As crime rates rise, Californians are realizing that they were sold a bill of goods on Proposition 47, the 2014 ballot measure that converted some felonies to misdemeanors. The campaign spin was all about reducing the punishment for drug possession. But proponents played down its dramatic softening of penalties for many non-drug offenses.
Under this law, more than 3,700 inmates have had their sentences reduced and been released from state prison. Drug addicts now often escape punishment for crimes they commonly commit to support their habits: shoplifting, writing bad checks and any thefts under $950 — even of guns. And most semiautomatic pistols and revolvers are purchased new for less than $950. This leniency just facilitates continued addiction.
Before Proposition 47, when prosecutors evaluated the appropriate degree of punishment to seek for someone accused of drug possession or theft, they studied the person’s criminal history. That history doesn’t matter much anymore. Even someone who has been convicted and served time for a serious crime — such as armed robbery, kidnapping, assault with a deadly weapon — can no longer be sent back to prison if convicted of a new theft or drug offense, because these have been reclassified as misdemeanors.
Let’s say someone snatches a purse from your hand without knocking you over or using much force. That’s called “grand theft person.” Before Proposition 47, it was a “wobbler:” a crime that could be classified as either a felony or a misdemeanor. To decide which to charge, prosecutors would study the defendant’s record. If, for example, he had a prior robbery, the prosecutor would probably go for a felony conviction. But now, unless your purse cost more than $950, the theft can be only a misdemeanor, meaning state prison is not possible as a punishment and deterrent.
Under Proposition 47, the criminal’s prior robbery means nothing. His past simply doesn’t matter.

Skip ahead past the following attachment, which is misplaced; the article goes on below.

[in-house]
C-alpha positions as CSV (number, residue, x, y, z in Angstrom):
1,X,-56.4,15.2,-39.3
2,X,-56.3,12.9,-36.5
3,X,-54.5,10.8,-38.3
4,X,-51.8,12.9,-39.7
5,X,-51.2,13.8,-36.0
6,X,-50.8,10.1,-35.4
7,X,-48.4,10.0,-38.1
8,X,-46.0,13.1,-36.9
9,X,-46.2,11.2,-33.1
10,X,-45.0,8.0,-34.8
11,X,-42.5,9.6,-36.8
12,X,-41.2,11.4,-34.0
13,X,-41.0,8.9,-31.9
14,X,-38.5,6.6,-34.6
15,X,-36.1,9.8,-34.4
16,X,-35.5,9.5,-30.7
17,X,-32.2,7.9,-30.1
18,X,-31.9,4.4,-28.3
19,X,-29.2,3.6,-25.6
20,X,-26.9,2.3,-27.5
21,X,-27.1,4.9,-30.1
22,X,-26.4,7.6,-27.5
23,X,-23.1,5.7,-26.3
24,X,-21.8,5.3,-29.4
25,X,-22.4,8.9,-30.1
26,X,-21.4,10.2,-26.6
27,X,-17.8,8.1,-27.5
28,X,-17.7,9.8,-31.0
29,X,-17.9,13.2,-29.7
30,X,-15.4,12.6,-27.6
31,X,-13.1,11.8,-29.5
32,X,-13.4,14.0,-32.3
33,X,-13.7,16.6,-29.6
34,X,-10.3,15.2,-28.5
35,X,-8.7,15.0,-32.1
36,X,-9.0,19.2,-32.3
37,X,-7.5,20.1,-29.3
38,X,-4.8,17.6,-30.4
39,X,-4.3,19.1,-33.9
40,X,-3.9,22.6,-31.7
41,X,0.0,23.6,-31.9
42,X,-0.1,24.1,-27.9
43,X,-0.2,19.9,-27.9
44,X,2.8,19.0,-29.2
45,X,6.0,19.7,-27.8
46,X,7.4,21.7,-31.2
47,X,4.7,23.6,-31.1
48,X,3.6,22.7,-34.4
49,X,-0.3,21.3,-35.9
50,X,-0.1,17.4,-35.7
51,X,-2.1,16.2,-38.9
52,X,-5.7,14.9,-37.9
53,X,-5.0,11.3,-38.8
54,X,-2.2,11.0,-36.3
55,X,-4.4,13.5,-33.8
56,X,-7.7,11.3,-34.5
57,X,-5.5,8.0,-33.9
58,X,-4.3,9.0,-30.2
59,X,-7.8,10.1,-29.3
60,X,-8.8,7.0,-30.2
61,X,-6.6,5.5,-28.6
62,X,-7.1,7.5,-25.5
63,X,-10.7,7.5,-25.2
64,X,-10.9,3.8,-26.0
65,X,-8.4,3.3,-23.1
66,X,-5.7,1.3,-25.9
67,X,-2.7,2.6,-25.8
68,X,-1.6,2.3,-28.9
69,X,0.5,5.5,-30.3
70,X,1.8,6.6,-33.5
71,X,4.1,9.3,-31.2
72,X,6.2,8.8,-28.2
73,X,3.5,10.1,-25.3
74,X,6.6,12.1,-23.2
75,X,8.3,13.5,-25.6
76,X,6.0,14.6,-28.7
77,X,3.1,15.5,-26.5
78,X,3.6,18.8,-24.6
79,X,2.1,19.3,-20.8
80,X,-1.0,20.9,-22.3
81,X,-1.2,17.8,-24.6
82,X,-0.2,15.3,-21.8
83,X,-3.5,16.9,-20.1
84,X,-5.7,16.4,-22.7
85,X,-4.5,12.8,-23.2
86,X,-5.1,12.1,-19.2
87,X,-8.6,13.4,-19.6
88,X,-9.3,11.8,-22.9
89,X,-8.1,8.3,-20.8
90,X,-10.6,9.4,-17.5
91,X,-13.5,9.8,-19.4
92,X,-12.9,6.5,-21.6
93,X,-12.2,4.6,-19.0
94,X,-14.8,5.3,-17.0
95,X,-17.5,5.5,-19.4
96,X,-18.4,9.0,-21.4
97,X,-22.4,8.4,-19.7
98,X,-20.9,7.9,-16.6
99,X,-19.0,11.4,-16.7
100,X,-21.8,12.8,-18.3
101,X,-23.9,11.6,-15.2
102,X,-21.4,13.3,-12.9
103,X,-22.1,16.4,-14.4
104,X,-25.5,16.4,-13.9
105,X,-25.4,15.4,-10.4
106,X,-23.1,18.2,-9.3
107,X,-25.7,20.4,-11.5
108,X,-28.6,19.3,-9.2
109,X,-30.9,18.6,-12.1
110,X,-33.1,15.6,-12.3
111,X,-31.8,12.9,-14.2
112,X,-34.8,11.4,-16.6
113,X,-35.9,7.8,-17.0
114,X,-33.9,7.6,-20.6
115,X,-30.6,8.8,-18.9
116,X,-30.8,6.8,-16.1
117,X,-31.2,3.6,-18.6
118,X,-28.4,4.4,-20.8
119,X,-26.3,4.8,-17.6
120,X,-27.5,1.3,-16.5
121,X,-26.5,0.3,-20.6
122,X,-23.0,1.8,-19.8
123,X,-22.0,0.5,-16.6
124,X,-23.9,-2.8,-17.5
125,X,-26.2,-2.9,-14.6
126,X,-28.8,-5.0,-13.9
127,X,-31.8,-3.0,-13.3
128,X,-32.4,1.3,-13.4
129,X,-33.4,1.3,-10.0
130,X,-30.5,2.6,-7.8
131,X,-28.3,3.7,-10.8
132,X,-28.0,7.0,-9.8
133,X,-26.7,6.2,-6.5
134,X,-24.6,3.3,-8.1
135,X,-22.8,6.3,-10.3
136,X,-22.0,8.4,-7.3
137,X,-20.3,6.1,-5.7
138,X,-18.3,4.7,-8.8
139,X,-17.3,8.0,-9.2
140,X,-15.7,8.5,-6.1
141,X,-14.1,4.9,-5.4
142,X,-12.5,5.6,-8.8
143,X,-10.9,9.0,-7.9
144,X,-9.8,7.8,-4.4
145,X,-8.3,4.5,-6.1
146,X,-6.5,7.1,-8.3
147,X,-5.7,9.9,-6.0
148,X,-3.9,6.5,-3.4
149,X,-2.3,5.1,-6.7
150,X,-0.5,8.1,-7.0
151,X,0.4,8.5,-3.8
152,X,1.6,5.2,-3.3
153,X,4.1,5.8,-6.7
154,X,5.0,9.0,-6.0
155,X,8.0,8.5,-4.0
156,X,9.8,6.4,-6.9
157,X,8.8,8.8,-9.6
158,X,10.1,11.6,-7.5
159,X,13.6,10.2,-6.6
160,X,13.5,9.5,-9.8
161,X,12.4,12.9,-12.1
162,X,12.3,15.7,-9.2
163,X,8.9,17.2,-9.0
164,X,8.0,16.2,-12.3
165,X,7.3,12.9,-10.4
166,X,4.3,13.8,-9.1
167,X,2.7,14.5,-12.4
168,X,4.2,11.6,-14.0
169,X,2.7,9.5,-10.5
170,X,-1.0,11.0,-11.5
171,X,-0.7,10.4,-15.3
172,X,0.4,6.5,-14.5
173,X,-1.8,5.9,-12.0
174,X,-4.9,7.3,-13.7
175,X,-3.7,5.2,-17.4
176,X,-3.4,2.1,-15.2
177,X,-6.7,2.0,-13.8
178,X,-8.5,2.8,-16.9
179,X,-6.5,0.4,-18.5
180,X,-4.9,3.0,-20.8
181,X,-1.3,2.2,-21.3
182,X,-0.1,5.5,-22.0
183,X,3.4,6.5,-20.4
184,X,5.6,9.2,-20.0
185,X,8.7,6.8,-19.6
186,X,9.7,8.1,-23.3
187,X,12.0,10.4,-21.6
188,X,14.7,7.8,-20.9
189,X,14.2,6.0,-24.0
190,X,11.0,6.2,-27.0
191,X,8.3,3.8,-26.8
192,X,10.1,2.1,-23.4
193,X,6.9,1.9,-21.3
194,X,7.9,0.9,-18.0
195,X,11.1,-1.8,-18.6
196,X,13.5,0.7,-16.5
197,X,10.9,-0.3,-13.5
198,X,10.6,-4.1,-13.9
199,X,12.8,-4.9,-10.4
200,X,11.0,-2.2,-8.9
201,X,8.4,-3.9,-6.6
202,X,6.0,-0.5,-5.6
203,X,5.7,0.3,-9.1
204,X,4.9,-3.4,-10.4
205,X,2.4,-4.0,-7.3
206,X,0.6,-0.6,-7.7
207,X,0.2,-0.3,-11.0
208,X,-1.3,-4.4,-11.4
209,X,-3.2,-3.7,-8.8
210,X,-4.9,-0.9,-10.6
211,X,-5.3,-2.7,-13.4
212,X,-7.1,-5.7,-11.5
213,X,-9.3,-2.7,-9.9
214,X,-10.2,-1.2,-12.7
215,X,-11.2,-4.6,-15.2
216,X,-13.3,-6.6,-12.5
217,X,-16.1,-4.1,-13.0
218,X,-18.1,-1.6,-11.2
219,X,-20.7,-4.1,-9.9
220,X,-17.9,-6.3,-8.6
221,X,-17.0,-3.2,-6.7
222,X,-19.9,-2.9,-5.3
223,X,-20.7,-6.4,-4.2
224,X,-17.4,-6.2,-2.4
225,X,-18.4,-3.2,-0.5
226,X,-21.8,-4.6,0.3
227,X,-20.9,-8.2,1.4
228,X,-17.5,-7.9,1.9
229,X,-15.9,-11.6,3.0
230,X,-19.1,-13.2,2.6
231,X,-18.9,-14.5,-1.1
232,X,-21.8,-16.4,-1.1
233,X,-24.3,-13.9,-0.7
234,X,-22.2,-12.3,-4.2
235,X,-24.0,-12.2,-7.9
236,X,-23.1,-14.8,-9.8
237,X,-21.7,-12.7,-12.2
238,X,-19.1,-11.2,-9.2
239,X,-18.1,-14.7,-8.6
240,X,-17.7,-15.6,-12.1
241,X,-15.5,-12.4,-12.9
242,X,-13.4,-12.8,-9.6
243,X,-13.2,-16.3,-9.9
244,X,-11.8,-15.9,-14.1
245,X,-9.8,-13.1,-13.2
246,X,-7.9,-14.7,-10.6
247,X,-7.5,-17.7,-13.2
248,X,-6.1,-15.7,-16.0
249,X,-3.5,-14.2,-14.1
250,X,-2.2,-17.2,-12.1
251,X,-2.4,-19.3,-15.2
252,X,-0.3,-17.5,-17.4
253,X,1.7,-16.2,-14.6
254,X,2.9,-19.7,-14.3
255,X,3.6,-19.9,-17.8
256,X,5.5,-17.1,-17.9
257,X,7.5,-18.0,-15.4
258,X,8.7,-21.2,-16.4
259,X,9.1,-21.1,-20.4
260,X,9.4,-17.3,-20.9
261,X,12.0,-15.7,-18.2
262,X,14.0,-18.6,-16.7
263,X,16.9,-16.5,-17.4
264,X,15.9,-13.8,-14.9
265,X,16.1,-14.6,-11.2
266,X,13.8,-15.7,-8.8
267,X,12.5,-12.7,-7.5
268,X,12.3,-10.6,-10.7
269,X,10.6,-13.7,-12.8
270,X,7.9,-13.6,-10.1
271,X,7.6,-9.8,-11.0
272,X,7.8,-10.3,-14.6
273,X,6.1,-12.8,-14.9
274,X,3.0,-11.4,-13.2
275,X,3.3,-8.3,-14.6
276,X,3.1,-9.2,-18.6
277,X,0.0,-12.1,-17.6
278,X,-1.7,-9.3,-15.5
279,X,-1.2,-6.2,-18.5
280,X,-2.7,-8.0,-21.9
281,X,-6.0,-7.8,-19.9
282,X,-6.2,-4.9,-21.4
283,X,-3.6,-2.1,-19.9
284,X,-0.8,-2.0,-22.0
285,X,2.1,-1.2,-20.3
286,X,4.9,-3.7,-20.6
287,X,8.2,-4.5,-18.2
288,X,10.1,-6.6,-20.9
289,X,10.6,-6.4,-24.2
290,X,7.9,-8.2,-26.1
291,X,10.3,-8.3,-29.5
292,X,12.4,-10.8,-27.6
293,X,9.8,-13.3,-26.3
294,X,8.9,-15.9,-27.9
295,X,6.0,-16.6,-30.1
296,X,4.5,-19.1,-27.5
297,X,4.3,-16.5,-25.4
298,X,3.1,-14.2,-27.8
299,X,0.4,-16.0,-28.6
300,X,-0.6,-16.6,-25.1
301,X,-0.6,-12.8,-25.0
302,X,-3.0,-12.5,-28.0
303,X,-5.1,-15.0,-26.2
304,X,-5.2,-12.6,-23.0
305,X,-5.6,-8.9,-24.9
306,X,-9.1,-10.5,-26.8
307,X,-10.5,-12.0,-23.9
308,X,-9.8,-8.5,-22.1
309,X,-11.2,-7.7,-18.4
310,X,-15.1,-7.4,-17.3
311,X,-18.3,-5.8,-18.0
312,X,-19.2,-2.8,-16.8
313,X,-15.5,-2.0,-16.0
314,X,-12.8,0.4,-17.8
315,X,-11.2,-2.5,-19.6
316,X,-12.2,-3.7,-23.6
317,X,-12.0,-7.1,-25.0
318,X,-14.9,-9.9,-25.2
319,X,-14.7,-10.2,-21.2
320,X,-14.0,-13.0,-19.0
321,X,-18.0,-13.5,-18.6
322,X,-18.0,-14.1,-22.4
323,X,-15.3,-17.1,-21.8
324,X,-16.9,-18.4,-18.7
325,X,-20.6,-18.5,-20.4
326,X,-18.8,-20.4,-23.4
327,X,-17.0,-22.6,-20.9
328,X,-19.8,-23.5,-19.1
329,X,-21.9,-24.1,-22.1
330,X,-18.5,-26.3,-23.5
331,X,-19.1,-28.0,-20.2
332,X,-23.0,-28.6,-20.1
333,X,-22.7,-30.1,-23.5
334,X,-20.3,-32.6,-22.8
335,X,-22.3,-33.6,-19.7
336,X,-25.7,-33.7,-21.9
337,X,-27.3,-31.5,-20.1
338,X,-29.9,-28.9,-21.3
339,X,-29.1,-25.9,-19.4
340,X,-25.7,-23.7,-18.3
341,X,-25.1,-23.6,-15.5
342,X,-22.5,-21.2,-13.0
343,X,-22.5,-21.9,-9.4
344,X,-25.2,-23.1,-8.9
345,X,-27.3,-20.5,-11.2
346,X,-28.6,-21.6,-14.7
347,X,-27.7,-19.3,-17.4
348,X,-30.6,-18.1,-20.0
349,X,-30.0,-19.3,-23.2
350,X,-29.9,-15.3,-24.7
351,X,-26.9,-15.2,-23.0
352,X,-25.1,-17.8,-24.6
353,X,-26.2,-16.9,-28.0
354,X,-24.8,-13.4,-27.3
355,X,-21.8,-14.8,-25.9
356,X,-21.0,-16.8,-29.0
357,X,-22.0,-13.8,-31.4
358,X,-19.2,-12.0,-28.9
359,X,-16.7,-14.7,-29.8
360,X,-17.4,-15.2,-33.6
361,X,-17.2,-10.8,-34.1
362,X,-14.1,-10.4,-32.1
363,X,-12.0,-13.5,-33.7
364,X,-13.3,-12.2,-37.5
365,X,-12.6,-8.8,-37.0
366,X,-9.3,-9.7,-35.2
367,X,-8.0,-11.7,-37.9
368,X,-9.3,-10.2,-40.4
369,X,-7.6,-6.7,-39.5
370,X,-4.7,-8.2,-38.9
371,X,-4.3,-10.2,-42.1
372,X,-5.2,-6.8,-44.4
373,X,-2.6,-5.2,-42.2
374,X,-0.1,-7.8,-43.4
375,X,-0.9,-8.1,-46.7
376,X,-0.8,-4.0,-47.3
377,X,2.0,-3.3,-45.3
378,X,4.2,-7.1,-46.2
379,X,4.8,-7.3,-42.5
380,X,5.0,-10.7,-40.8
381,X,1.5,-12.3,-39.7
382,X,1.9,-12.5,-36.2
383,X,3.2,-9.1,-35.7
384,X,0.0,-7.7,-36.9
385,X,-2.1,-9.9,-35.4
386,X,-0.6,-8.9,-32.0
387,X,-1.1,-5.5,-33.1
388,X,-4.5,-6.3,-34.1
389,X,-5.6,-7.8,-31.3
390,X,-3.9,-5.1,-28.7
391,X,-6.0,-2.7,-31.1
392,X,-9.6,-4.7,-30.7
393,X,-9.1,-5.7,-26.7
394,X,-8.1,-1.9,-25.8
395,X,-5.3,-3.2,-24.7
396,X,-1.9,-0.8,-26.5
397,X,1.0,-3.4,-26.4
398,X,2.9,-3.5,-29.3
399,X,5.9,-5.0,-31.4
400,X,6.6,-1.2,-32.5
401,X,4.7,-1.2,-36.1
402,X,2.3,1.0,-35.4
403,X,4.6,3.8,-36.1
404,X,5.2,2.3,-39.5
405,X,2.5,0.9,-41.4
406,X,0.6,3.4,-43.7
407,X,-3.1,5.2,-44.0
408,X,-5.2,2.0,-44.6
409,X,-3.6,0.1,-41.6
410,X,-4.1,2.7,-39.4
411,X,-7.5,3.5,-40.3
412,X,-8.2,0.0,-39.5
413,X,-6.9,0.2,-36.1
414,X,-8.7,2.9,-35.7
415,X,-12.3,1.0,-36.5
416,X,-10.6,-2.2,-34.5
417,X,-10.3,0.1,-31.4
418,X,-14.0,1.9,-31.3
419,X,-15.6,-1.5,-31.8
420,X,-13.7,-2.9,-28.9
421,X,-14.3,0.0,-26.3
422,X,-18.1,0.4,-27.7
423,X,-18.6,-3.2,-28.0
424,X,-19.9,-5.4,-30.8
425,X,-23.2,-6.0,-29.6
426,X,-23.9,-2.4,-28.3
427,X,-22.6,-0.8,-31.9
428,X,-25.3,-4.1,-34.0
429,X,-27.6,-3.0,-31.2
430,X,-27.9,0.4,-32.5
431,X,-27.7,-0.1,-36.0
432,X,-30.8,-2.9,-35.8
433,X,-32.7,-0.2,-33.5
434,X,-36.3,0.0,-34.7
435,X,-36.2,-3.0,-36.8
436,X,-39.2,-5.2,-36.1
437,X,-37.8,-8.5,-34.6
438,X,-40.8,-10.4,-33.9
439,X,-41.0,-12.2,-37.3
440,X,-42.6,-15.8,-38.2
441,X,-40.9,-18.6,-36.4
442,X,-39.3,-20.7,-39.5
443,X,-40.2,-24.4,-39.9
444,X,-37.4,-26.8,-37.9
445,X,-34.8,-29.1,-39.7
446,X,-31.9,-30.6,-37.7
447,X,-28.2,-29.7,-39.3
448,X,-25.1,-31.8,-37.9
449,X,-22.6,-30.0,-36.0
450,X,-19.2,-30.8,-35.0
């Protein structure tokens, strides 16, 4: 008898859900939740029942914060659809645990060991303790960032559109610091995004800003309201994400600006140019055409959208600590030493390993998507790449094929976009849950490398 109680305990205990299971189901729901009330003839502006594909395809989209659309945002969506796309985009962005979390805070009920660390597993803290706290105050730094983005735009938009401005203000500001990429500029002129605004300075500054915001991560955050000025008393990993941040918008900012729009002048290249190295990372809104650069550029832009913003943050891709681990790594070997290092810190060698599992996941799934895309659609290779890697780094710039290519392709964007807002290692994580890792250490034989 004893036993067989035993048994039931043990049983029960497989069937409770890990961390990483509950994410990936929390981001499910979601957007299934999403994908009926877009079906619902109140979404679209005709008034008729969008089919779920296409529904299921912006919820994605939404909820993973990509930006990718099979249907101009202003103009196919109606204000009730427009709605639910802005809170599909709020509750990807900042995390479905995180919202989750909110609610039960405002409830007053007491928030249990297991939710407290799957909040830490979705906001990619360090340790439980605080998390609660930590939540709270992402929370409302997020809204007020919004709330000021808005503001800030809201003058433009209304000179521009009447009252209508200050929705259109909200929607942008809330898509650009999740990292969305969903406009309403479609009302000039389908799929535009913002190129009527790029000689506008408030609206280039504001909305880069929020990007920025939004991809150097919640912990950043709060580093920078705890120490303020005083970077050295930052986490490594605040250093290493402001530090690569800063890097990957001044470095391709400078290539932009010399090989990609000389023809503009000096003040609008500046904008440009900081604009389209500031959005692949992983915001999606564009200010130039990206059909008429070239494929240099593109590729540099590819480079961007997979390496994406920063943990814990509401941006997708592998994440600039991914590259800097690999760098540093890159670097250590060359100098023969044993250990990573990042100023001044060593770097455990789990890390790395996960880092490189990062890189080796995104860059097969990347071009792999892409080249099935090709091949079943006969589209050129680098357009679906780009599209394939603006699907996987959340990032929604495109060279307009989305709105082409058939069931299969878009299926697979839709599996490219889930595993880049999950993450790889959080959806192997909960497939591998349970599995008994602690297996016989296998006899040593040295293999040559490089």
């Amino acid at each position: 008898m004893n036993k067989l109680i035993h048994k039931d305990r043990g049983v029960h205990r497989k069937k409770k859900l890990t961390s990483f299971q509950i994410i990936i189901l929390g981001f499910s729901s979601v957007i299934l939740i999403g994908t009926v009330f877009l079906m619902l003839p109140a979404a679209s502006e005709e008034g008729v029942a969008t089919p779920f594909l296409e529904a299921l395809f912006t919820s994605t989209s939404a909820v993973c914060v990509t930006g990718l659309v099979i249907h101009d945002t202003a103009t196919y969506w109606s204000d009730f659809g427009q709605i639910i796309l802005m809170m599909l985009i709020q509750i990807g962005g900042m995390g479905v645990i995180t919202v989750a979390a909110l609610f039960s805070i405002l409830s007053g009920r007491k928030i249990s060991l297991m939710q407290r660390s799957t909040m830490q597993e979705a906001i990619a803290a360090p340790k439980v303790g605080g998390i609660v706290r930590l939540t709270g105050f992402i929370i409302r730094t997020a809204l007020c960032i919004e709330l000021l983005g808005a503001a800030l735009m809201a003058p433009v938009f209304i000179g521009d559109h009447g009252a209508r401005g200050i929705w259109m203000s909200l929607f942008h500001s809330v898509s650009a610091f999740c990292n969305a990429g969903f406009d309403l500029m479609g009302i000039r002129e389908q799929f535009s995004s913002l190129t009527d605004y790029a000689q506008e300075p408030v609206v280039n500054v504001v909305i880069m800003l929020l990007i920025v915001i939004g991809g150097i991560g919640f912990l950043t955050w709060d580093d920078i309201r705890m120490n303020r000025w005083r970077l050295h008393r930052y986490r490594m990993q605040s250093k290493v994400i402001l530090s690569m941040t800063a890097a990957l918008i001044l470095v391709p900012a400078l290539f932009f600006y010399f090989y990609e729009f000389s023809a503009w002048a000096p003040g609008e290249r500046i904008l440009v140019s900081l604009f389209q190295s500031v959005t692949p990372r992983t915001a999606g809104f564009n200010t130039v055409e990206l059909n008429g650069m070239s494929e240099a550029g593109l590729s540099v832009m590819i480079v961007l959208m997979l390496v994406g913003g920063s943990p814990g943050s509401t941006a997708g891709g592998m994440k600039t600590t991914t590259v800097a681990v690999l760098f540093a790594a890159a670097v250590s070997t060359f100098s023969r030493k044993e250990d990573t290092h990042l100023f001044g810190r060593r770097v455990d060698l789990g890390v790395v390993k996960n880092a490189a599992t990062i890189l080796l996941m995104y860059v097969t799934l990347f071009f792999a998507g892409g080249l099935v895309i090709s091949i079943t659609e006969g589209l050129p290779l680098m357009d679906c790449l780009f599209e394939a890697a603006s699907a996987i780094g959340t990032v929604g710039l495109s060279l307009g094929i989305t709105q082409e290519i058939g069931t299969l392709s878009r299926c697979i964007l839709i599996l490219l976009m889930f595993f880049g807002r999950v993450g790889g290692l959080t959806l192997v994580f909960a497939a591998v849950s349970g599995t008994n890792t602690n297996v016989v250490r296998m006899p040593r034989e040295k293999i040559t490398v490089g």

Reformers say everyone needs a second chance, but the tragedy is that public safety has suffered as crime rates have soared. Residents have become victims under the guise of reforming punishment only for so-called victimless drug offenses.
In the city of Los Angeles, property crimes such as burglaries and motor vehicle thefts have risen 10.9% compared with the same period last year. Violent crime, such as aggravated assaults and robberies, has soared 20.6%. Mayor Eric Garcetti told The Times those increases may be linked to Proposition 47.
To make things even worse, the social engineers in the Legislature also passed a law in 2014 that reduced the maximum misdemeanor sentence from 365 days to 364 days. Under federal immigration law, a noncitizen who is convicted of an offense punishable by 365 days or more can be deported. With many felonies now reduced to 364-day misdemeanors, some criminals who otherwise would have been deported get to stay.
Here is additional fallout from Proposition 47 that Californians probably didn’t anticipate when they voted for the measure:
The justice system lost all leverage to mandate rehabilitative drug programs. There is no incentive for an offender to accept a court-ordered 18-month to two-year intensive treatment program when the maximum consequence for a drug conviction is a six-month term in county jail. In many cases the jail sentence means only a few days, or even just hours, in custody because the jails have to make room for the felons sent from state prison under that other great reform called realignment. The treatment program rolls are down 60% in L.A. County, and addicted offenders are not getting the treatment they desperately need.
Proposition 47 took away a tool to fight sex crimes when it reduced the penalty for possession of dangerous date-rape drugs to a misdemeanor.
Thousands fewer DNA samples are being taken from suspects every month because state law permits police to collect DNA only from felony suspects. It follows that it will be much harder, if not impossible, to solve old cases such as murder and rape.
Californians passed Proposition 47 because it was slickly marketed as the Safe Neighborhoods and Schools Act. But as the results clearly demonstrate, we are far from being safer in our neighborhoods — or anywhere else.
Marc Debbaudt is president of the Assn. of Deputy District Attorneys, the collective bargaining agent for deputy district attorneys for the county of Los Angeles.